Album Reviews 6.13.16: Whitney, Paul Simon + more
Whitney — Light Upon the Lake
There is a place where Stax soul and Joni Mitchell meet and is on Whitney’s song “No Woman” on their magnificent release, Light Upon the Lake. There was a period in music maybe the late 60s or early 70s when cultures collided the sounds followed suit and this album is representative of that time. “Golden Days” is as much The Commodores as it is Doobie Brothers. This album is steeped in that type of beauty, bright melodies, melancholy subject matter, but groove throughout, each instrument immaculately showcased. This album should get the highest amount of stars that quality albums garner on the commonly used scale of judgement.
Rhyton — Redshift
Redshift is an embodiment of many styles funneled through the lens of Rhyton. Their albums are truly the stuff of adventure. “Concentric Village” is basically a country/blues rocker until the acid kicks in at the 5-minute mark and when it becomes something else. Rhyton excels in creating albums that unfold throughout the duration. “Turn to Stone” sounds like Pink Floyd doing Black Sabbath on a country station until it morphs into the groove breakdown of the Shaft soundtrack. That all of this happens within one song is even more reason to compliment the release. Redshift is, as all Rhyton albums are, a fine example of album excellence.
Kino Kimino — Bait for Sissies
Kimo Kimino is the band of Kim Talon, who at one time performed under the moniker JAN. Bait for Sissies features two big press release points: Lee Ranaldo and Steve Shelley of Sonic Youth are the band and John Agnello, who records Kurt Vile’s albums, served as producer. While Ranaldo and Shelley bring their usual magic, it doesn’t sound like Sonic Youth, but contains many of the aural markers that made those songs amazing (“Pale Calico,” “Chalk Like“). Kimino’s songs benefit from melody, they are hummable without knowledge of lyrical intricacy, though, in places, the album does seem to lag. Still, I think album is satisfying and in terms of recognition this album is one that qualifies as one I would mention favorably.
Paul Simon — Stranger to Stranger
How is Paul Simon making music this good at 74? Stranger to Stranger is an excellent album, sonically and lyrically, mainly based in its perspective scope. “Wristband” ponders the idea at first of the importance of the wrist band as a means of access at shows and to then be used symbolically as metaphor for the access/or lack of in the inner city as some of the anger is “short hand” for a lack of access. “Stranger to Stranger” uses love as its signifier of motivation and interest, “In A Parade” details the constant barrage of activity in an ER, corresponding symptoms and diagnosis, “I can’t talk now I’m in a parade” trying to remedy the problems of the day within its madness and distraction. Musically, it is an organic piece, almost an absence of instrumentation in away, but also multi-rhythmic percussively not unlike the African music he so often taps as a muse for sound. You must own this album it is an exceptional piece of work.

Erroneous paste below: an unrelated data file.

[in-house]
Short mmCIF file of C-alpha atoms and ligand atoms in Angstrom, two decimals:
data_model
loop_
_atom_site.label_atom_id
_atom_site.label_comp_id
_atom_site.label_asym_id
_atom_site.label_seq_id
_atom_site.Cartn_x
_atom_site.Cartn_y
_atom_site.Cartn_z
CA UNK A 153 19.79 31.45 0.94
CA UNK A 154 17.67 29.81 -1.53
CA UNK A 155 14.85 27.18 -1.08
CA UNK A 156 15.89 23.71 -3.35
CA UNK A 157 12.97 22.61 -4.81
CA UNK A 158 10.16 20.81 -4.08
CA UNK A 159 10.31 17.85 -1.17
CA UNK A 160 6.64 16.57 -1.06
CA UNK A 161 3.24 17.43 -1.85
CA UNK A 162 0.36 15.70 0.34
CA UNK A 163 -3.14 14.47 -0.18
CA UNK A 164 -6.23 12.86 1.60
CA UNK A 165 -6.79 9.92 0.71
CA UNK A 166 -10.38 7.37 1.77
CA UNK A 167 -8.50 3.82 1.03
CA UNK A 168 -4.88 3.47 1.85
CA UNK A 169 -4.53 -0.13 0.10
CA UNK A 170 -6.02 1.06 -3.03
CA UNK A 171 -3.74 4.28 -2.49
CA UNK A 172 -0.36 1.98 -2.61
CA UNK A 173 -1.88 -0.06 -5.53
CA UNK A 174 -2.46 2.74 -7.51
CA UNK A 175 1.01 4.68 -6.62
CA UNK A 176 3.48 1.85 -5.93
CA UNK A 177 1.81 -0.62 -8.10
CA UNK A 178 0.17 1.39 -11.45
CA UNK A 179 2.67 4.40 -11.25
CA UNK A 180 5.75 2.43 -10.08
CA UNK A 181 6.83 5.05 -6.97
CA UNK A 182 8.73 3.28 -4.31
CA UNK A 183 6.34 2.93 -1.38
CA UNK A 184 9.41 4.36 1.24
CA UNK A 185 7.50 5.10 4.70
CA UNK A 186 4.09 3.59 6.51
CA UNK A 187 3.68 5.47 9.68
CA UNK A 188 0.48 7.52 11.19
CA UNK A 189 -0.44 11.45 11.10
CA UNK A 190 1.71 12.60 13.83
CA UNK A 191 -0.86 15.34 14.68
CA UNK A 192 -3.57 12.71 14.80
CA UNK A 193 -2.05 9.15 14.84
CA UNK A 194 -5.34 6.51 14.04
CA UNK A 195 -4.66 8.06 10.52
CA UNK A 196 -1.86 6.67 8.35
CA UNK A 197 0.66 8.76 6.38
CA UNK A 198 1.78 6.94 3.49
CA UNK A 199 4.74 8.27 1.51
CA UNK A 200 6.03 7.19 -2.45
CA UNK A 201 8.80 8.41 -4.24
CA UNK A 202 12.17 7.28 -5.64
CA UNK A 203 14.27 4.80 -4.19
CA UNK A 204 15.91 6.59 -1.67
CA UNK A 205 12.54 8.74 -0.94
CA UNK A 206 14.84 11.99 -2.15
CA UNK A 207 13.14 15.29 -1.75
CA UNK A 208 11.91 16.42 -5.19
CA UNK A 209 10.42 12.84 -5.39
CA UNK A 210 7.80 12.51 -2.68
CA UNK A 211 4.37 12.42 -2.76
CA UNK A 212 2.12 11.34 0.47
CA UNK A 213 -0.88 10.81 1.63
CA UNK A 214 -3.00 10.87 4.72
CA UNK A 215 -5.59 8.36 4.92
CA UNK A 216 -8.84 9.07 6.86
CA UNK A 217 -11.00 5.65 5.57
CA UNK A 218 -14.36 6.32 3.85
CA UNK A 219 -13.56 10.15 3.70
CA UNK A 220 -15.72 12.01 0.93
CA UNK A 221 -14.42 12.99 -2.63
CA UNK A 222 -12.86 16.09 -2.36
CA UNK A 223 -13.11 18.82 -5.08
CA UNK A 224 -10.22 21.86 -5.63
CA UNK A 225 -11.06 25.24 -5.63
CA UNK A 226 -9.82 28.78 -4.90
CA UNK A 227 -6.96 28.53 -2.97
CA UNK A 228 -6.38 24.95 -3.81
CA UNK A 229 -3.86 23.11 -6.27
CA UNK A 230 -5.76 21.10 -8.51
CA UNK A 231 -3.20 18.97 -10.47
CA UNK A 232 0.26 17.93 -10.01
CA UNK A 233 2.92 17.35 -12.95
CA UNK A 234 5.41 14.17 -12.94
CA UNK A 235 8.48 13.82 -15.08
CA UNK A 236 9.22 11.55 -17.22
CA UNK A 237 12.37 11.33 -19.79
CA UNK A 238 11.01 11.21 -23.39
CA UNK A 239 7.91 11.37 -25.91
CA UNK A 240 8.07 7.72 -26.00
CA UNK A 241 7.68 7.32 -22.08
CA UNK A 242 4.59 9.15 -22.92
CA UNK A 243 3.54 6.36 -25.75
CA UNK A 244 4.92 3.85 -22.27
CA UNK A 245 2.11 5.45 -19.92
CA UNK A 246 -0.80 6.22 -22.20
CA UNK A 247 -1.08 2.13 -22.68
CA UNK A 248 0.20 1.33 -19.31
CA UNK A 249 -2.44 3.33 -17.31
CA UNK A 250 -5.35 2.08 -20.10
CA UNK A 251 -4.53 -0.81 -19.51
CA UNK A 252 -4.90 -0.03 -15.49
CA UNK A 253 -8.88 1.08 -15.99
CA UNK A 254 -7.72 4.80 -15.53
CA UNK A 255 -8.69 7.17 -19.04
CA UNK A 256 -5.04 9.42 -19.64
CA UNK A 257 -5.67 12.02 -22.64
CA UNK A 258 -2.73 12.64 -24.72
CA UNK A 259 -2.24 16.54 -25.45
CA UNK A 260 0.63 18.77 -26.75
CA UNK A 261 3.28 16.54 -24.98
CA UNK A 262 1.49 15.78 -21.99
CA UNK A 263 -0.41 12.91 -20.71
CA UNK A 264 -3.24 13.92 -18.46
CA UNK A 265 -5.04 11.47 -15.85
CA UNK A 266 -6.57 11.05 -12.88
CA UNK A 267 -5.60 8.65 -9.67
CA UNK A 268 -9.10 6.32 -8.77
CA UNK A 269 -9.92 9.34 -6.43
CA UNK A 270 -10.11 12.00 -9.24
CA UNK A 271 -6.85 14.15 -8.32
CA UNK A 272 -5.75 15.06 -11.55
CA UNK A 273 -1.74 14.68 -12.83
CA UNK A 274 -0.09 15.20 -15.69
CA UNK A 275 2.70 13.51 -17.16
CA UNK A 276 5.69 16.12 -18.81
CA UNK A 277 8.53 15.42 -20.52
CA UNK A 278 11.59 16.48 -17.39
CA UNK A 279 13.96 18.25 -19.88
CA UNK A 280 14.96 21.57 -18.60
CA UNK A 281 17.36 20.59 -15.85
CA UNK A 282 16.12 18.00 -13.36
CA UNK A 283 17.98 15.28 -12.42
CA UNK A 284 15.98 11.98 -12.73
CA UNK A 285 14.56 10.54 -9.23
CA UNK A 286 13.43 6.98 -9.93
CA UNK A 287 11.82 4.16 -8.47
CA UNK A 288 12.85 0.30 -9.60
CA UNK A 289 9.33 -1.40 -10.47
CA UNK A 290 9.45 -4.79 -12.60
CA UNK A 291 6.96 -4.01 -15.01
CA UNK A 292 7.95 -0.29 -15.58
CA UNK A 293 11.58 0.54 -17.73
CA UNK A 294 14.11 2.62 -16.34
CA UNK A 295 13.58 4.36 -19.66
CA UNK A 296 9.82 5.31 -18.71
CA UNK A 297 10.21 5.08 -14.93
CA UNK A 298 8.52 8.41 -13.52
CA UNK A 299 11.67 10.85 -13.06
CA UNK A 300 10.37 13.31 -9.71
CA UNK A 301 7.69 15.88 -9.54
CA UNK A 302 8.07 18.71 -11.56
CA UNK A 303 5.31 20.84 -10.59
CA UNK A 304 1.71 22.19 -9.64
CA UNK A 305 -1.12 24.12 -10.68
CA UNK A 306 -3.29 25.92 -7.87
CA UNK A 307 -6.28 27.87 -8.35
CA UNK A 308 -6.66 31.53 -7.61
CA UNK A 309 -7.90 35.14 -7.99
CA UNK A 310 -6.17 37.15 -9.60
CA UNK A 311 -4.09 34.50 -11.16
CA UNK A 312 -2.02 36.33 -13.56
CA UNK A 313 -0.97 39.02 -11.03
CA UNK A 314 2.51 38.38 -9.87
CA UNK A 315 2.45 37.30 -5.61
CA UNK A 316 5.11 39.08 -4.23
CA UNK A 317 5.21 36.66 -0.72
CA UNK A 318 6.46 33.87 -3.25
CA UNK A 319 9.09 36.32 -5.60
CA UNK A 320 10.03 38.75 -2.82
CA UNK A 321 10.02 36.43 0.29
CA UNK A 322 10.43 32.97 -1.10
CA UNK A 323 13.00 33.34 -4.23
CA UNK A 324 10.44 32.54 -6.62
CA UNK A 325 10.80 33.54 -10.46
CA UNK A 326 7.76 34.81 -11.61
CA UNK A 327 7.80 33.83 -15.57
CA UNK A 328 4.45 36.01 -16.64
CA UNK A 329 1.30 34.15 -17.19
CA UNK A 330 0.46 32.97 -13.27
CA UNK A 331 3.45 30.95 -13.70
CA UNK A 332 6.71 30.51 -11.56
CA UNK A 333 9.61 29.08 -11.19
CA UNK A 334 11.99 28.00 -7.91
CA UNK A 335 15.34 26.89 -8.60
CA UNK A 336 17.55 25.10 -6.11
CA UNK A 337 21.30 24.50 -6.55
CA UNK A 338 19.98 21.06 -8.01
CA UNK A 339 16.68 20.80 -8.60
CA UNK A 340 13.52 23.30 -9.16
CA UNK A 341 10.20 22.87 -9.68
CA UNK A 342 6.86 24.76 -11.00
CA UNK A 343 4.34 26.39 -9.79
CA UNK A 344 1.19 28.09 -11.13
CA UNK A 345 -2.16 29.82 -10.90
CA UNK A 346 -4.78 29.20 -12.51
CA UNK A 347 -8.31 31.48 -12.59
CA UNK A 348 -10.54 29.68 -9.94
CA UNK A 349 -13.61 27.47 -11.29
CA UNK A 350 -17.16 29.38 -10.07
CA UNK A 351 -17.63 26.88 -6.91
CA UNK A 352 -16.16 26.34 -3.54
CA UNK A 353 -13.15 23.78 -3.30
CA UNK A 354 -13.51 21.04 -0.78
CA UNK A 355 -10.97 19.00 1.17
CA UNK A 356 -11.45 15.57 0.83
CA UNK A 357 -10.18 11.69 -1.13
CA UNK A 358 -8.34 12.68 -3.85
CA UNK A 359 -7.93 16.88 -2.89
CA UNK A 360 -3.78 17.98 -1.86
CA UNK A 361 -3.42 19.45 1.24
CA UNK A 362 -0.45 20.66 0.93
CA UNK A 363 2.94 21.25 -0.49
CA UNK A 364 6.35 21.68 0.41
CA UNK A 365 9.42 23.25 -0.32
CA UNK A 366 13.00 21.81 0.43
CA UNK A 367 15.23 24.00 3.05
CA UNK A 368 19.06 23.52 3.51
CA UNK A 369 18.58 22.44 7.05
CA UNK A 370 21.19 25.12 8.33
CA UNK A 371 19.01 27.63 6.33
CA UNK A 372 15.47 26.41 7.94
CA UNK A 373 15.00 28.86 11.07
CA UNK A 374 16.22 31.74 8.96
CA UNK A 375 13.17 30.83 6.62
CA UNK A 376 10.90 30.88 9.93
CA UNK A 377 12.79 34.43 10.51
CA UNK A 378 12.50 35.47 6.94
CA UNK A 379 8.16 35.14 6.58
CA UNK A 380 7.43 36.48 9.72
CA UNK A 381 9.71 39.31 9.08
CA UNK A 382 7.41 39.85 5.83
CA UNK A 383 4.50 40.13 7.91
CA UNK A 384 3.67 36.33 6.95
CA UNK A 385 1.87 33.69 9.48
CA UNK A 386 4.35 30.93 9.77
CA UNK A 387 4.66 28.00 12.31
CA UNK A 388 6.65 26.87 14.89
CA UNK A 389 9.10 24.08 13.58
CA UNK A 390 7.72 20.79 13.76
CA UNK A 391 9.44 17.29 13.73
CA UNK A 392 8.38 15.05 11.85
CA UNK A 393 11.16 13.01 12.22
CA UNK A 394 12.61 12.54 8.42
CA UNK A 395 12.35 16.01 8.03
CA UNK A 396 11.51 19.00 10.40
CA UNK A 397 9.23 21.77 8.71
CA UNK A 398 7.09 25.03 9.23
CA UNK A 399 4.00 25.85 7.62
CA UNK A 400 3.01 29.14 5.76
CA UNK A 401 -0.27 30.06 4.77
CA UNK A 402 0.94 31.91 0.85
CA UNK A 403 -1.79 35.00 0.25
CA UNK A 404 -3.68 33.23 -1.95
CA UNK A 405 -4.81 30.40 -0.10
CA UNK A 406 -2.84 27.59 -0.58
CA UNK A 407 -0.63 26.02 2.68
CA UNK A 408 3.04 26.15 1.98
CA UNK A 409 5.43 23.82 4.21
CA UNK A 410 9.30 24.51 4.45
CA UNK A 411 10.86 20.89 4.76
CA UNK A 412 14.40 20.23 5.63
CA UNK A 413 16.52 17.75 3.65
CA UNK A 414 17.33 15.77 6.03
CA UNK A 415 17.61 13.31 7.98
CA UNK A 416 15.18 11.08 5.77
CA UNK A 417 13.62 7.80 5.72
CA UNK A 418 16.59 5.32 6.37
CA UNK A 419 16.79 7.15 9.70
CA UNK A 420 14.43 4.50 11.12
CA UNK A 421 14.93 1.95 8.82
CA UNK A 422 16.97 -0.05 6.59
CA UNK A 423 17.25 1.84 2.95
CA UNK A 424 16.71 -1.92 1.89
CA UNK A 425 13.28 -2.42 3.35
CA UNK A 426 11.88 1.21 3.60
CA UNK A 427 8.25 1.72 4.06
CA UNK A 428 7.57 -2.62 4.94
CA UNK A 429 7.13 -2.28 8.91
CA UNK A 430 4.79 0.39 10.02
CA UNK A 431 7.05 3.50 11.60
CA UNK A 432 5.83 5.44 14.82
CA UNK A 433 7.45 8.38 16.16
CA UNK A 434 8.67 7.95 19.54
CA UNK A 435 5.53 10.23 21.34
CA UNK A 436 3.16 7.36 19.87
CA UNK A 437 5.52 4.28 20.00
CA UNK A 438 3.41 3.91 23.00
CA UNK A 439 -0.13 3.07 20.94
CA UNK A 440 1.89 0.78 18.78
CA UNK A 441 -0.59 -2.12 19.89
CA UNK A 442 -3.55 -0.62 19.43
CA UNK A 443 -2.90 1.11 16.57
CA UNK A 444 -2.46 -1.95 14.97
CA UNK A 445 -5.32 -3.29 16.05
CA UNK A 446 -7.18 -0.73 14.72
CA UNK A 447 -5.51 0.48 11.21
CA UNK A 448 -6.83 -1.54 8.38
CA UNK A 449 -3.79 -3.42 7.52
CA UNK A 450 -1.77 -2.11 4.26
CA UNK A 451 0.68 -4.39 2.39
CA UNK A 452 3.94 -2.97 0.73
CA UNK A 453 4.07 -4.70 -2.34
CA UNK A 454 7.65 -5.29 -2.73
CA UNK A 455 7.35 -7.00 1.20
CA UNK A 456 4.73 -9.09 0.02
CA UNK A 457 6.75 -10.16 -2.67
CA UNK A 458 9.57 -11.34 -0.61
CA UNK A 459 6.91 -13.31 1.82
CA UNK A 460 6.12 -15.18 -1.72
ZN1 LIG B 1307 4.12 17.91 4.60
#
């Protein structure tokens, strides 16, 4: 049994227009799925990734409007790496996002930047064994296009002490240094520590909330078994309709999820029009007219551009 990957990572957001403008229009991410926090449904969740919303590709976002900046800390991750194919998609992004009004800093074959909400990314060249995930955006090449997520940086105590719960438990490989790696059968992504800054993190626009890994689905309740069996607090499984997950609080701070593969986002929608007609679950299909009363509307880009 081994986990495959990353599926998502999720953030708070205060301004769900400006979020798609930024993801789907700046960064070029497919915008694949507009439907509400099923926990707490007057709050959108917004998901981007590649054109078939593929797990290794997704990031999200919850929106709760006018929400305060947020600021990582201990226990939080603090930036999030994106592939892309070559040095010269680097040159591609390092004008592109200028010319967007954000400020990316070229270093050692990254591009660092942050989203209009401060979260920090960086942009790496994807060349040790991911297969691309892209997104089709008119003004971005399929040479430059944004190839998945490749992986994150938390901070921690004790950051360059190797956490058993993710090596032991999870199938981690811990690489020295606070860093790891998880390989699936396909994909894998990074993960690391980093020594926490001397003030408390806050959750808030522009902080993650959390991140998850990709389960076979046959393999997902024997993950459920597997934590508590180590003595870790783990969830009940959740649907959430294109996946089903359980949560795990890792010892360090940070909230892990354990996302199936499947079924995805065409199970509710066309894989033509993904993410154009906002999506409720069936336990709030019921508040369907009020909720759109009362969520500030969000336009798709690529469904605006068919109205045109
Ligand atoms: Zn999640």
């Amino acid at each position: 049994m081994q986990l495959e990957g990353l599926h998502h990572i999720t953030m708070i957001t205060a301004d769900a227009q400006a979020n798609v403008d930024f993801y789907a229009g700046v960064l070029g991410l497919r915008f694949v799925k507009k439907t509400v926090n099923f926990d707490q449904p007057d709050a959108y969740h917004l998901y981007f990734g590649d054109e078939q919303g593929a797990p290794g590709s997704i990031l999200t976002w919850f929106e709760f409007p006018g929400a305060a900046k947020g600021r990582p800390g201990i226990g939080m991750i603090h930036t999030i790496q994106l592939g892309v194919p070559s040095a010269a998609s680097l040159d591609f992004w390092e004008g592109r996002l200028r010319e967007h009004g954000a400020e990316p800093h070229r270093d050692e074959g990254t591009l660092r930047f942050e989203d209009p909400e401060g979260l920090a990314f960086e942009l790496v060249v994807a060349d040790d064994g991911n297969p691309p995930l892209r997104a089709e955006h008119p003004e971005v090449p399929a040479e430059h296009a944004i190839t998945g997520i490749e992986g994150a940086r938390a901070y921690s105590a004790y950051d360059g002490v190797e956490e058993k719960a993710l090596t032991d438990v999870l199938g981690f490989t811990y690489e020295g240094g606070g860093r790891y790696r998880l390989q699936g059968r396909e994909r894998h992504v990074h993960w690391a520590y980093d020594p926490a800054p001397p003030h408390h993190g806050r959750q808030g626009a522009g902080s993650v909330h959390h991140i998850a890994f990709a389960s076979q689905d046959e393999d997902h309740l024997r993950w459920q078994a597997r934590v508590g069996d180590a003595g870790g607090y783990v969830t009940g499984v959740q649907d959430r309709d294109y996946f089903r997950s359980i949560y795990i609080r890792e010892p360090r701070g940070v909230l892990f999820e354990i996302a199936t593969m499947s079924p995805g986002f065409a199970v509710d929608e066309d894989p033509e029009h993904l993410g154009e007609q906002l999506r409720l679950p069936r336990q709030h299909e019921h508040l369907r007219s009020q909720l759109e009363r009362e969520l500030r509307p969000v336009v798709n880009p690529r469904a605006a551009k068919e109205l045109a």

William Tyler — Modern Country
William Tyler’s Modern Country doesn’t really evoke country as it correlates with Nashville or its current incarnation. However, let’s think of frontier and space and the unknown, undiscovered terrain, these ideas may have to suffice. Modern Country reminds me most of the Jim O’ Rourke, Glen Kotche, who has played on a many of those albums, is present here, so there is that connection. Selling instrumental guitar music is difficult in its own right, but Tyler should not concern himself with that as these are fine pieces. “Kingdom of Jones” manages to join Fahey-ishness with country and bluegrass, “Albion Moonlight” is a wonderful use of tremolo and slide guitar. Modern Country would be a great traveling, landscape album, an album to allow the scenes of changing architecture and daylight to be the impetus of an inner discovery like quitting smoking or using a different app for your grocery list.
Dan Lissvik — Midnight
Tribe Called Quest has a song called “Midnight,” which encompasses the various encounters we experience while “the night is on your mind.” Midnight is sort of a conceptual album in that each song’s title is a letter of the word midnight which is effective in the way that each of these sound pieces encapsulates a different part of midnight. “M” is probably the most immediate of those feelings, a great dance song, simple and direct. “N” hits that part of midnight that is mysterious, possibility abound, pensive and introspective, where might the night lead? “G” is kind of raunchy, swanky, maybe your midnight activities will need to be proceeded by a bath or possibly some sort of shot. Whatever the case, this album has an anthem for your 12 AM, and whether listening to whole or individual songs it magnifies the beauty and necessity of midnight in all its wonderment.
Gordi — Clever Disguise
“With the darkness comes a harsher light” goes on lyric in the excellent EP from Gordi, Clever Disguise. It kind of reminds of Bon Iver in the way that the songs are addictively hummable, but musically there is something wonderful happening. It is a pleasant listen, I will not say pop because that is presumptive, but it definitely can and may be appreciated by an audience of the common more than the informed. “Taken Blame” is gold, “So Here We Are” is the reflective ballad, “Wanting” is a sweet but reluctant breakup “Once again I am found wanting you” which is basically acknowledgement and acceptance. This is the type of music that grows as you hear it, even as it is immediately great, but as some music only exists at surface, there is so much more to be discovered.